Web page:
On Wed, May 11, 2005 at 08:57:57AM +0100, David Roussel wrote:
> For an interesting look at scalability, clustering, caching, etc for a
> large site have a look at how livejournal did it.
> http://www.danga.com/words/2004_lisa/lisa04.pdf
> They have 2.6 Million active users, posting 200 new blog entries per
> minute, plus many comments and countless page views.

Neither of which is that horribly impressive. 200 TPM is less than 4TPS.
While I haven't run high transaction rate databases under PostgreSQL, I
suspect others who have will say that 4TPS isn't that big of a deal.

> Although this system is of a different sort to the type I work on it's
> interesting to see how they've made it scale.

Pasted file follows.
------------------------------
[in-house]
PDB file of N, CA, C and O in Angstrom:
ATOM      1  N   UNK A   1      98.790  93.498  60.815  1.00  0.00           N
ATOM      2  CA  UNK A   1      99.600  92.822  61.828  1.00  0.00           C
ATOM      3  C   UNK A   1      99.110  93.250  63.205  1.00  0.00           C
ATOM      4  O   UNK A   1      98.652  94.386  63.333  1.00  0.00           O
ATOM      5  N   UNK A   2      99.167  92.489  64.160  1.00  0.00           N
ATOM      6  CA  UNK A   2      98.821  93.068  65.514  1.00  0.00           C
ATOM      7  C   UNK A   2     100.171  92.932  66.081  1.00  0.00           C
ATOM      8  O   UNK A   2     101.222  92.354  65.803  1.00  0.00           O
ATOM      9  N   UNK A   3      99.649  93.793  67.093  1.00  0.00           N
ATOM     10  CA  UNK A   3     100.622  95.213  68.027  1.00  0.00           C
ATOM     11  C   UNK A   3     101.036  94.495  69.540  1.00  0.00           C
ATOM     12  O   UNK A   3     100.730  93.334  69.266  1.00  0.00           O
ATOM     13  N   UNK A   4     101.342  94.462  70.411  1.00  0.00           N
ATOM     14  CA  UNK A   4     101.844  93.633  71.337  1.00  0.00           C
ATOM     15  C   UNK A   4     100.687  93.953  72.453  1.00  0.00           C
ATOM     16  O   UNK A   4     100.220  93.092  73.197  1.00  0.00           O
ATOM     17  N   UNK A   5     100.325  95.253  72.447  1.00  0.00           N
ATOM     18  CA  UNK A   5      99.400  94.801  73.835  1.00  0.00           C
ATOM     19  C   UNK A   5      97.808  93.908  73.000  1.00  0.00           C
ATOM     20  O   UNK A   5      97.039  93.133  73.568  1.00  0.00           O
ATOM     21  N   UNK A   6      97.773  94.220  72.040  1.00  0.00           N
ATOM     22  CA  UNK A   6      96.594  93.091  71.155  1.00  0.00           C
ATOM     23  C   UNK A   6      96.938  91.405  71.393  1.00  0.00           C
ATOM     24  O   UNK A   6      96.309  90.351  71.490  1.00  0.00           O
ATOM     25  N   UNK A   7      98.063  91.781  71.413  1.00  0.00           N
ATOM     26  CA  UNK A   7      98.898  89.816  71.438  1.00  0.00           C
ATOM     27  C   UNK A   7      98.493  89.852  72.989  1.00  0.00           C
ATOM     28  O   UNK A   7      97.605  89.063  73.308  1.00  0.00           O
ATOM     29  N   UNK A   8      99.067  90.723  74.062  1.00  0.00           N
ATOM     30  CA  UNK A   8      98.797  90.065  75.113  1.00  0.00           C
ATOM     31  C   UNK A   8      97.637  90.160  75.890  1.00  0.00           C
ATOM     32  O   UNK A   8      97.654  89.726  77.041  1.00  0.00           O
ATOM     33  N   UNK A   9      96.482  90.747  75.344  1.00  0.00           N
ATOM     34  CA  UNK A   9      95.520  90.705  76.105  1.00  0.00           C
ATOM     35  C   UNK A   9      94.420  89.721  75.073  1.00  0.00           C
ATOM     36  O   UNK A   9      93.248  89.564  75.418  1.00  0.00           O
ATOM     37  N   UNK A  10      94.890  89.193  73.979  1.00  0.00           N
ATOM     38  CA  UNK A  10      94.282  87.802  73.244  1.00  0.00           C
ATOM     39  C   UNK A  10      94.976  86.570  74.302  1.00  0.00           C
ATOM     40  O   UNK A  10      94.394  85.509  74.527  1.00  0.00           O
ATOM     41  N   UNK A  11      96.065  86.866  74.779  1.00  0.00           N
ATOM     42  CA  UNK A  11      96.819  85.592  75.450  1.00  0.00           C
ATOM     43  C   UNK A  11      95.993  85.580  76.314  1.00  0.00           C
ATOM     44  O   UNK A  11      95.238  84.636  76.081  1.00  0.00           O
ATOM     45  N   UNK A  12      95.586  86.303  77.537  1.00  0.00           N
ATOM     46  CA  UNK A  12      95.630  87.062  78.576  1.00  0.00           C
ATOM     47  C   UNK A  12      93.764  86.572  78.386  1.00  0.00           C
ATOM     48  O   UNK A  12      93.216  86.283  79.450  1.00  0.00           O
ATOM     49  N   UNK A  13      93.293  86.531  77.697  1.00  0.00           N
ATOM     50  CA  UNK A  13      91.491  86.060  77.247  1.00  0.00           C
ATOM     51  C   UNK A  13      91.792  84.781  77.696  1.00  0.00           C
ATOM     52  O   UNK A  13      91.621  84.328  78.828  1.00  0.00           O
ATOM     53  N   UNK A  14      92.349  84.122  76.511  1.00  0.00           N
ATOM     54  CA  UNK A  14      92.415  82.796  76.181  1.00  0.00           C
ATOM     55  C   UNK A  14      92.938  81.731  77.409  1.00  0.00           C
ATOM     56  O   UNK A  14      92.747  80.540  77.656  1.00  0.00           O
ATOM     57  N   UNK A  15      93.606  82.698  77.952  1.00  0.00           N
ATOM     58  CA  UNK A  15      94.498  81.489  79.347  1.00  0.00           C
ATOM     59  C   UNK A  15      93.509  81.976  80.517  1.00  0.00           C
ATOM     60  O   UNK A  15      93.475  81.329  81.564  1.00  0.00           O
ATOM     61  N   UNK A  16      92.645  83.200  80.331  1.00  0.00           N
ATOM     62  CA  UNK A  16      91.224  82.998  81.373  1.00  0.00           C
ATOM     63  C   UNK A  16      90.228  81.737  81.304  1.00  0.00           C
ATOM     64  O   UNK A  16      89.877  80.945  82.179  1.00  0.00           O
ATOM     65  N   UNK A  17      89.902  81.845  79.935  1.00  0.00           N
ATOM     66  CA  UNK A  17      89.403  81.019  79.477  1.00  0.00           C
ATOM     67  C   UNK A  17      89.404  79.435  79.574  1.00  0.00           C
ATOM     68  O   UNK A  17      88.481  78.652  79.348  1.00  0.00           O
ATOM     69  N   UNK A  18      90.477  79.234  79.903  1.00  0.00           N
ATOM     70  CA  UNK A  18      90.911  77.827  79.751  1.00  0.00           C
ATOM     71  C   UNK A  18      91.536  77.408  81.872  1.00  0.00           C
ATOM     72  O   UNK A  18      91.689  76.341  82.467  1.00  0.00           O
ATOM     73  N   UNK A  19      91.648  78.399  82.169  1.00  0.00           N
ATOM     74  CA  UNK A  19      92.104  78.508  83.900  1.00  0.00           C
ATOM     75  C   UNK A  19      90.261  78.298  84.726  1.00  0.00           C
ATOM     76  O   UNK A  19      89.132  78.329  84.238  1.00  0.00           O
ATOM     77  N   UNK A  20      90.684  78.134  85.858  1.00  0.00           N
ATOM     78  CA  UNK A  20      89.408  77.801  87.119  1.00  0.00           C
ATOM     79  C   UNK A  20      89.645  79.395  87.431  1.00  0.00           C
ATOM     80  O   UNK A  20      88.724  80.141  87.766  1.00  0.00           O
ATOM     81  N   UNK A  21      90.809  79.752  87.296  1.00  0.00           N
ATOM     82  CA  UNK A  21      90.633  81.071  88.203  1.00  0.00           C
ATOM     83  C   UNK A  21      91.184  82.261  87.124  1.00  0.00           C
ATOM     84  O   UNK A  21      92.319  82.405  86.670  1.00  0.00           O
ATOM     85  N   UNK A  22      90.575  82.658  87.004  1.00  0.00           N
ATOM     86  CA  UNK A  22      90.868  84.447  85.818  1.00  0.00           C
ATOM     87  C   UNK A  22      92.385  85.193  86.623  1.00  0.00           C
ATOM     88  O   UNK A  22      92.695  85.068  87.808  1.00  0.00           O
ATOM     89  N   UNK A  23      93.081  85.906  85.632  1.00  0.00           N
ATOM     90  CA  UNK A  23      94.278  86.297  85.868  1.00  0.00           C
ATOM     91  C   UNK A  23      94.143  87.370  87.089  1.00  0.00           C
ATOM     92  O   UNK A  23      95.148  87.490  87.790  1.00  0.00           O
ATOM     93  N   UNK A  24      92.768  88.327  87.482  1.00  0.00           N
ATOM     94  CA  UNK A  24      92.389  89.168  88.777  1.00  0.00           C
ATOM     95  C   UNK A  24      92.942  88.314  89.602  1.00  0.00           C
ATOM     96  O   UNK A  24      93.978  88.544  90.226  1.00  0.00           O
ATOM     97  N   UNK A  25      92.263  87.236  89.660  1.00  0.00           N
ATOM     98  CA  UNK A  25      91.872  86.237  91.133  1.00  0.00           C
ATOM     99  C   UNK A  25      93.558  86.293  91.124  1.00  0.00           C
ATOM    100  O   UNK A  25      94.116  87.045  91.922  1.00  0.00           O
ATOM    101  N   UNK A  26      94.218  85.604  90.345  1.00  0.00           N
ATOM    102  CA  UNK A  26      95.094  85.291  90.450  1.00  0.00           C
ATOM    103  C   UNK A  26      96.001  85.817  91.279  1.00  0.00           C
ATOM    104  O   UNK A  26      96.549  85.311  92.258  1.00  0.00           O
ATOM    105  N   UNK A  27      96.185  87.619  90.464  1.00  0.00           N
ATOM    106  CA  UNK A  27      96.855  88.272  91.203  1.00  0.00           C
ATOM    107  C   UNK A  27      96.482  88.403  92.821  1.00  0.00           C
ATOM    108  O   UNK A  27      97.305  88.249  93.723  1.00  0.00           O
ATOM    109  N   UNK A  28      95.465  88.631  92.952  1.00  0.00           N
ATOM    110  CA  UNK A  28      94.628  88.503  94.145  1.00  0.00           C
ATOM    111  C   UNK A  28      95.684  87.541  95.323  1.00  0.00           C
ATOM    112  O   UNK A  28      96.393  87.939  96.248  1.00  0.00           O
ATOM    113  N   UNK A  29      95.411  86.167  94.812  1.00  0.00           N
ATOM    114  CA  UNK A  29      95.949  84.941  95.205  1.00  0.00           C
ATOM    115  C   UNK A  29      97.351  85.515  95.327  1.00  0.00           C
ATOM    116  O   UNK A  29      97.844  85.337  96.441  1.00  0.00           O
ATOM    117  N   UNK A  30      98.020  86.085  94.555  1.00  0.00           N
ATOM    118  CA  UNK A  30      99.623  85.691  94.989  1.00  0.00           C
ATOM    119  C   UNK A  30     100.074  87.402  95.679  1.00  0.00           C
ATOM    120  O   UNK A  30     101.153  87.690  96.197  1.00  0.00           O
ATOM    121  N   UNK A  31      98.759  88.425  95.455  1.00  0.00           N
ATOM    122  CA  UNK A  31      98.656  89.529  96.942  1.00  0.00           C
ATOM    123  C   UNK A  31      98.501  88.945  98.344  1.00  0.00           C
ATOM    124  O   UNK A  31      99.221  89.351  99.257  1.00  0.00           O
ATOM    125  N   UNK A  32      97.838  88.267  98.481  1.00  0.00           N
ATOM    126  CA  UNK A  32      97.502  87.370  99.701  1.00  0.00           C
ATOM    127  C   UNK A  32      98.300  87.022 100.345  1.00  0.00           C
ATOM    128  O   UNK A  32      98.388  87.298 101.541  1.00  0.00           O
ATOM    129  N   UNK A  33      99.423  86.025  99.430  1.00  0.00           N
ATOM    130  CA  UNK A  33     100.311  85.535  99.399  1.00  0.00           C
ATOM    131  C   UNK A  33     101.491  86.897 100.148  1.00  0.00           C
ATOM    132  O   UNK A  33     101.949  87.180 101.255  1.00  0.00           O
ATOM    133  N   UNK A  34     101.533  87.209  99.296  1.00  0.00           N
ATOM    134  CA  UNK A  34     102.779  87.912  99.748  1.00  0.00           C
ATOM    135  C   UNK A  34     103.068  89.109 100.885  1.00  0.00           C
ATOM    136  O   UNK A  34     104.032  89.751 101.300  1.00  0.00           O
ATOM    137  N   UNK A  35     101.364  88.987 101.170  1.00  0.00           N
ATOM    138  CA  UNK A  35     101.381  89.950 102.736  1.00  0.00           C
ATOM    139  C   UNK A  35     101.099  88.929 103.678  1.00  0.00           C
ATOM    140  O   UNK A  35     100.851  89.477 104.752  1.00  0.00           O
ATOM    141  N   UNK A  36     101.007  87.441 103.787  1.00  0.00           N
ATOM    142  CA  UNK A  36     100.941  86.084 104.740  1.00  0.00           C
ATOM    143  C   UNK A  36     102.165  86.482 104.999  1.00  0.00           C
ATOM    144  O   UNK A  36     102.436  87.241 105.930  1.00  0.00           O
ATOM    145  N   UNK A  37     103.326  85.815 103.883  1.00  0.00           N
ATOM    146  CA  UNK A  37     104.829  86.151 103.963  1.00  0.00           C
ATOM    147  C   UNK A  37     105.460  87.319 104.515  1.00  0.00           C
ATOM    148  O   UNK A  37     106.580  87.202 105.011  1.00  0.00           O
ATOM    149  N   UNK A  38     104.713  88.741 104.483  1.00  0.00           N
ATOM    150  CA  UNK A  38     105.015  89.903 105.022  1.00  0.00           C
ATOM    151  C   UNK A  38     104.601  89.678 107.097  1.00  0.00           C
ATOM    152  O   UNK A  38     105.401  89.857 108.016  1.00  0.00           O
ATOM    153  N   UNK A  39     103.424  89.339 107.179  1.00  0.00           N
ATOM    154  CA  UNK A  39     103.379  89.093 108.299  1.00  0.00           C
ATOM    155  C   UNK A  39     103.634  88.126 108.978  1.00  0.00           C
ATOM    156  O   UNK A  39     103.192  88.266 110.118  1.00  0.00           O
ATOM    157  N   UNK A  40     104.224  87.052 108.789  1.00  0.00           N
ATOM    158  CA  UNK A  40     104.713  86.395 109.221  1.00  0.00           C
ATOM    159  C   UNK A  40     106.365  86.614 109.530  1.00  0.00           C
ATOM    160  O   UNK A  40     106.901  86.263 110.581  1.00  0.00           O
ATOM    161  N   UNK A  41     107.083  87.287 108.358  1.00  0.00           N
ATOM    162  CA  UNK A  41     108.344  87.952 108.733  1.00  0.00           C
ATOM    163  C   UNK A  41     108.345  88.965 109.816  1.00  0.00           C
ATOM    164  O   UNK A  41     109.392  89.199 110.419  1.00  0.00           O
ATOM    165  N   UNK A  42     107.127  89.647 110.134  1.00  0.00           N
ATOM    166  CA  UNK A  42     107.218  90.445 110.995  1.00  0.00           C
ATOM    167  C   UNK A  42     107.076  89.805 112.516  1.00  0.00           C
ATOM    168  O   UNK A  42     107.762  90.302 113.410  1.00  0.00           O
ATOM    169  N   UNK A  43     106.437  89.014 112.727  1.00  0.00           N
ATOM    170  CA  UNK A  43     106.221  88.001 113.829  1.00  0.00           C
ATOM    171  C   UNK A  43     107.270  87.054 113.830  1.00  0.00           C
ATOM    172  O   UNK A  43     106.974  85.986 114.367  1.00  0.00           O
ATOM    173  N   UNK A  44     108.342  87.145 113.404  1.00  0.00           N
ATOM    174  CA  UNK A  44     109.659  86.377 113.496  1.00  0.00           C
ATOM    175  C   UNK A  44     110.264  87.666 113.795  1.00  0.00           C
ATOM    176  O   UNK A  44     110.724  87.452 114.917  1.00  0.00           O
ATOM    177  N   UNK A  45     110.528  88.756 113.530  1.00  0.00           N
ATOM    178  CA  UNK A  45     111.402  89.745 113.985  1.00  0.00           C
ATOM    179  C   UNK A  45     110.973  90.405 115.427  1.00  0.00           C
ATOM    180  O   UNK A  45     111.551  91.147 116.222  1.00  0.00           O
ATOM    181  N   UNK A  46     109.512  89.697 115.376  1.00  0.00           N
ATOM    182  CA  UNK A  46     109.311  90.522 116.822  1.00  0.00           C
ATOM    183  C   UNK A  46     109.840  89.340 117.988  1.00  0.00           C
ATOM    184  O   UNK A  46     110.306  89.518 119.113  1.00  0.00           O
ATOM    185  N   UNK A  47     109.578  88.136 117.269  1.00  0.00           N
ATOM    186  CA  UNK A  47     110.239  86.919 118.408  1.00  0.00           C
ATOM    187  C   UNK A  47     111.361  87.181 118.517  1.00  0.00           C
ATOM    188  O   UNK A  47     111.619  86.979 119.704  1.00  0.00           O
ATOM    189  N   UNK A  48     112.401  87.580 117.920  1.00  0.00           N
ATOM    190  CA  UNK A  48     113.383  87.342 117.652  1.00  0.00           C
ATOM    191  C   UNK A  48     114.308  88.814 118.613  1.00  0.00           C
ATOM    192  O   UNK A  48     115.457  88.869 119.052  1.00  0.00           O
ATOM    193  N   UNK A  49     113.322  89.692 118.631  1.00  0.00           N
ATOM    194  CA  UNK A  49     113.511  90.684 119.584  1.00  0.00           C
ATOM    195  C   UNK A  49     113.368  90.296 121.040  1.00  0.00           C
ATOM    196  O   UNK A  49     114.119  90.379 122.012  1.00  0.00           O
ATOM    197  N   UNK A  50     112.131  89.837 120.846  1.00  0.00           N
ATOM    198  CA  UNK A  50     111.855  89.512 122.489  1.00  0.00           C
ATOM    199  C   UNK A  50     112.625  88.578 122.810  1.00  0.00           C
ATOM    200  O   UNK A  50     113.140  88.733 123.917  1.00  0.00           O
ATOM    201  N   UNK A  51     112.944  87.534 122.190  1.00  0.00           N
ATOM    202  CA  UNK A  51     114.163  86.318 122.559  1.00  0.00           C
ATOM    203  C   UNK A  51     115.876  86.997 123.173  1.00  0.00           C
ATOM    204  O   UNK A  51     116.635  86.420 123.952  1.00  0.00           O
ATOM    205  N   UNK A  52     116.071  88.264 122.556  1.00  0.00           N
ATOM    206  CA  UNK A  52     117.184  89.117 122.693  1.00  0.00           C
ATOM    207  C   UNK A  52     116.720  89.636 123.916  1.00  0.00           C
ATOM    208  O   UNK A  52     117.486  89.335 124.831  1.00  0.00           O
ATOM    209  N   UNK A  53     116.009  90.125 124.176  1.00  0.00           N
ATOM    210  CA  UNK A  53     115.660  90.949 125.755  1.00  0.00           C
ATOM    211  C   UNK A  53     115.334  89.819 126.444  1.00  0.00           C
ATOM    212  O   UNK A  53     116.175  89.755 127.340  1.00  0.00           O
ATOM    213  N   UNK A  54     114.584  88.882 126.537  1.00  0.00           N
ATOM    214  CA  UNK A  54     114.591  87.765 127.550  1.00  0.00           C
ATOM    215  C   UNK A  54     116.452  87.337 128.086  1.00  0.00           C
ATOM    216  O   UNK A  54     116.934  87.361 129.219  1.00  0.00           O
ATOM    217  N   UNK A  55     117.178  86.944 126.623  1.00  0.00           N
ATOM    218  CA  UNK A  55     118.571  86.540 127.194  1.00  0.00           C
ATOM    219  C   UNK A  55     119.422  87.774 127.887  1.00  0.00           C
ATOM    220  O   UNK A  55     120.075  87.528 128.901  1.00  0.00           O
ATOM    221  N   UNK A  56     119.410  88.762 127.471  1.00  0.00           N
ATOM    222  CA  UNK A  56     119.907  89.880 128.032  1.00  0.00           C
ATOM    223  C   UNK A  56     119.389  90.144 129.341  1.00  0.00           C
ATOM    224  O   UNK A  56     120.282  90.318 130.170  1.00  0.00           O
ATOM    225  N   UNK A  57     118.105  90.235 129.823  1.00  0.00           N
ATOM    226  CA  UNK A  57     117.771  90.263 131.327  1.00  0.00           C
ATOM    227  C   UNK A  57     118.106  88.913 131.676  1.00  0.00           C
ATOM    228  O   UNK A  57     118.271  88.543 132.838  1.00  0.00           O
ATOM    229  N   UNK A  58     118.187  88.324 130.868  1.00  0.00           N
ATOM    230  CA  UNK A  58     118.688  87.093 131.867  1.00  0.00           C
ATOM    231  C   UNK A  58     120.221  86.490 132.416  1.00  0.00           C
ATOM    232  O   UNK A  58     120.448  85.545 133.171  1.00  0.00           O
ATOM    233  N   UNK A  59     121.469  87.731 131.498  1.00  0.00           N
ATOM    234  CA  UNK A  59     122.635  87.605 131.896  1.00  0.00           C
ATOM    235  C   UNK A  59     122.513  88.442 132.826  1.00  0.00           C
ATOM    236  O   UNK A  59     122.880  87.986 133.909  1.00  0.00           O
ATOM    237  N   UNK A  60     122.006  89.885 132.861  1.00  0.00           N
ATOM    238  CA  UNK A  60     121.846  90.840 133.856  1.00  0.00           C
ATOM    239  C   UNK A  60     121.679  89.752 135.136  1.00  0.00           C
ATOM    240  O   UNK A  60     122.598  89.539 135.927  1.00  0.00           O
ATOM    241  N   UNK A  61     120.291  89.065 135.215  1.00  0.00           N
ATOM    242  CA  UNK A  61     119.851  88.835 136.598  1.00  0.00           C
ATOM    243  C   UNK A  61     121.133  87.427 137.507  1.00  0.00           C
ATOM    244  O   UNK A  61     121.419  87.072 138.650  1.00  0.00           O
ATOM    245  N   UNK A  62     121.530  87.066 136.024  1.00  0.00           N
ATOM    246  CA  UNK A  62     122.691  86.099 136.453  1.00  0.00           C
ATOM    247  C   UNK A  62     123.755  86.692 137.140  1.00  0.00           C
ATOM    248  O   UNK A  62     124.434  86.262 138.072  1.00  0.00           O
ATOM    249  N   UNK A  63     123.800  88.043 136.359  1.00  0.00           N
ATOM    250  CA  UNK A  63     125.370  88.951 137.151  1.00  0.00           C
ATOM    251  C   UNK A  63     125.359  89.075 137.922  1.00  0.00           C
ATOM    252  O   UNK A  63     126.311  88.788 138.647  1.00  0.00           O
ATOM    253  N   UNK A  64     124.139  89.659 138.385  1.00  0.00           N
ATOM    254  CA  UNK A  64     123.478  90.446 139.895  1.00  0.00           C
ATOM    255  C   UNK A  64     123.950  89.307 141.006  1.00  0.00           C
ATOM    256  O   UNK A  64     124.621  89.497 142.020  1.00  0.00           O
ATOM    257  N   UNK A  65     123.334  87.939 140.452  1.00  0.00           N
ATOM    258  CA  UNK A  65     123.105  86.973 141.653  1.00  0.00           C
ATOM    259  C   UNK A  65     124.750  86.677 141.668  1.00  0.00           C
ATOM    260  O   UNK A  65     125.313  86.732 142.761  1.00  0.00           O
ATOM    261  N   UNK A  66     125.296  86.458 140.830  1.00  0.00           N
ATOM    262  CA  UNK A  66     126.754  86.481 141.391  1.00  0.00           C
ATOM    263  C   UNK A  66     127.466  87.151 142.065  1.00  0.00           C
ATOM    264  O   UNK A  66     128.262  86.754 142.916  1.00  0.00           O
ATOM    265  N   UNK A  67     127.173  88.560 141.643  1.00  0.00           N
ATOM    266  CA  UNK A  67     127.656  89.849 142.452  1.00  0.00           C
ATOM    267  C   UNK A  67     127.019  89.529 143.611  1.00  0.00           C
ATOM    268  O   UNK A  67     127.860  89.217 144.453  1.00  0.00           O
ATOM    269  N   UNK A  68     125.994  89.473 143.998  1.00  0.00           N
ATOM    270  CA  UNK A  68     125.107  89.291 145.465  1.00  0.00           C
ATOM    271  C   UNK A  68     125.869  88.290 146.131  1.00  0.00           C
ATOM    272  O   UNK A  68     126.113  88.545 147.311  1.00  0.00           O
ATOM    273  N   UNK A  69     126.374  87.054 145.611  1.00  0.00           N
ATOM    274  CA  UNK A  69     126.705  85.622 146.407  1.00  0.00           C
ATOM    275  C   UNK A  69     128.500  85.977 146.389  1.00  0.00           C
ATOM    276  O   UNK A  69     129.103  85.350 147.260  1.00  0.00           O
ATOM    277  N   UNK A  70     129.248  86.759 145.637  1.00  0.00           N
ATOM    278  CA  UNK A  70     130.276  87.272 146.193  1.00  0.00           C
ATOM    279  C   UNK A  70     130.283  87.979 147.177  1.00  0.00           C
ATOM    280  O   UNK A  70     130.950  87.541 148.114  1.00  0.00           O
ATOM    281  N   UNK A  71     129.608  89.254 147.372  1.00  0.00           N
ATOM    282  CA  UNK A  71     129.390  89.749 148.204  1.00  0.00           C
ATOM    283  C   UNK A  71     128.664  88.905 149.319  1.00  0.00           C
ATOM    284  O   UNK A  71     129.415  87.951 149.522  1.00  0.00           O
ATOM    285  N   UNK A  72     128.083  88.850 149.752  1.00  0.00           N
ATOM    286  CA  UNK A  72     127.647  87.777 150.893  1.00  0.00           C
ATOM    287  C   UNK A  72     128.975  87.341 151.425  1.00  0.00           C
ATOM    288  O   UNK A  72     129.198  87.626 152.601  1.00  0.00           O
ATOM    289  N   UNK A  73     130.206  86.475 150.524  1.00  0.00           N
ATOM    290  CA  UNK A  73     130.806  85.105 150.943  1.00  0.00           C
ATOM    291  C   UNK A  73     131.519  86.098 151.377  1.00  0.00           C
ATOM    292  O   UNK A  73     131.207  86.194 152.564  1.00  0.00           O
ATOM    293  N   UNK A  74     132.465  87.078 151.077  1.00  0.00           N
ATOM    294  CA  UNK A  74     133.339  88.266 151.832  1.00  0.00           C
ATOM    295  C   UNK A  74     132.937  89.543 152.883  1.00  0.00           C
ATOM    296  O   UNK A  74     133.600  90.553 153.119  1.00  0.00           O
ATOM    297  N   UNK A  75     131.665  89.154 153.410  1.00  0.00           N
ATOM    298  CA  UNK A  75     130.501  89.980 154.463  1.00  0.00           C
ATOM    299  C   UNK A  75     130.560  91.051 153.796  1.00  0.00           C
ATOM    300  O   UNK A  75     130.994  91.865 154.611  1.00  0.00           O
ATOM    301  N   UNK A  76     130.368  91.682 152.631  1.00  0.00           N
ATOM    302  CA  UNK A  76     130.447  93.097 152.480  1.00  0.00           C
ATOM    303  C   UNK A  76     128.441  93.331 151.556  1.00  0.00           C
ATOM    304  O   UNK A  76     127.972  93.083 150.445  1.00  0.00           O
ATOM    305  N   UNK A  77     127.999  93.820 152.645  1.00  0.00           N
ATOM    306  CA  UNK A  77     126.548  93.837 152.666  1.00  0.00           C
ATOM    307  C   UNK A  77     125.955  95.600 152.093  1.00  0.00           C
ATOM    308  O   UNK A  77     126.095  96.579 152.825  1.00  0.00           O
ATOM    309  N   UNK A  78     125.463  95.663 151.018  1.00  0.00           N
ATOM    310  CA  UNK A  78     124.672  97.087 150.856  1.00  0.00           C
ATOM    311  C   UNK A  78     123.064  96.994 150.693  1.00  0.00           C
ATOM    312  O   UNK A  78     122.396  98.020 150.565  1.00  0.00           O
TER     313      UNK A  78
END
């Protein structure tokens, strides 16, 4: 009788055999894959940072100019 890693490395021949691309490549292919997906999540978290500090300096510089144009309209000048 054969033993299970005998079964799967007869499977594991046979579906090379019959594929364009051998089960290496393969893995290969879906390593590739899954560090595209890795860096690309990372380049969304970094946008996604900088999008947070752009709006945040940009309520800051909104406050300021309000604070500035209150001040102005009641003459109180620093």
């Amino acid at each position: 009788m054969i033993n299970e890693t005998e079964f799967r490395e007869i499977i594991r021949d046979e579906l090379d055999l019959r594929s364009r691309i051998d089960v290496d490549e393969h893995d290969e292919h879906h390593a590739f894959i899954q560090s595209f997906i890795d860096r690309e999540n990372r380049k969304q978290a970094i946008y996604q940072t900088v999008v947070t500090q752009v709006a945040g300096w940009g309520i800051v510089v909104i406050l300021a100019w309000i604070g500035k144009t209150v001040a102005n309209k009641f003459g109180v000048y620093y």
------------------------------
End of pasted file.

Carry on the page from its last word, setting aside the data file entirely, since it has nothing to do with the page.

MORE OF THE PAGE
> They use mysql on dell hardware! And found single master replication did
> not scale.  There's a section on multimaster replication, not sure if
Probably didn't scale because they used to use MyISAM.

> they use it.  The main approach they use is to parition users into
> spefic database clusters.  Caching is done using memcached at the
Which means they've got a huge amount of additional code complexity, not
to mention how many times you can't post something because 'that cluster
is down for maintenance'.

> application level to avoid hitting the db for rendered pageviews.
Memcached is about the only good thing I've seen come out of

> It's interesting that the solution livejournal have arrived at is quite
> similar in ways to the way google is set up.

Except that unlike LJ, google stays up and it's fast. Though granted, LJ
is quite a bit faster than it was 6 months ago.
Jim C. Nasby, Database Consultant               [EMAIL PROTECTED] 
Give your computer some brain candy! www.distributed.net Team #1828

Windows: "Where do you want to go today?"
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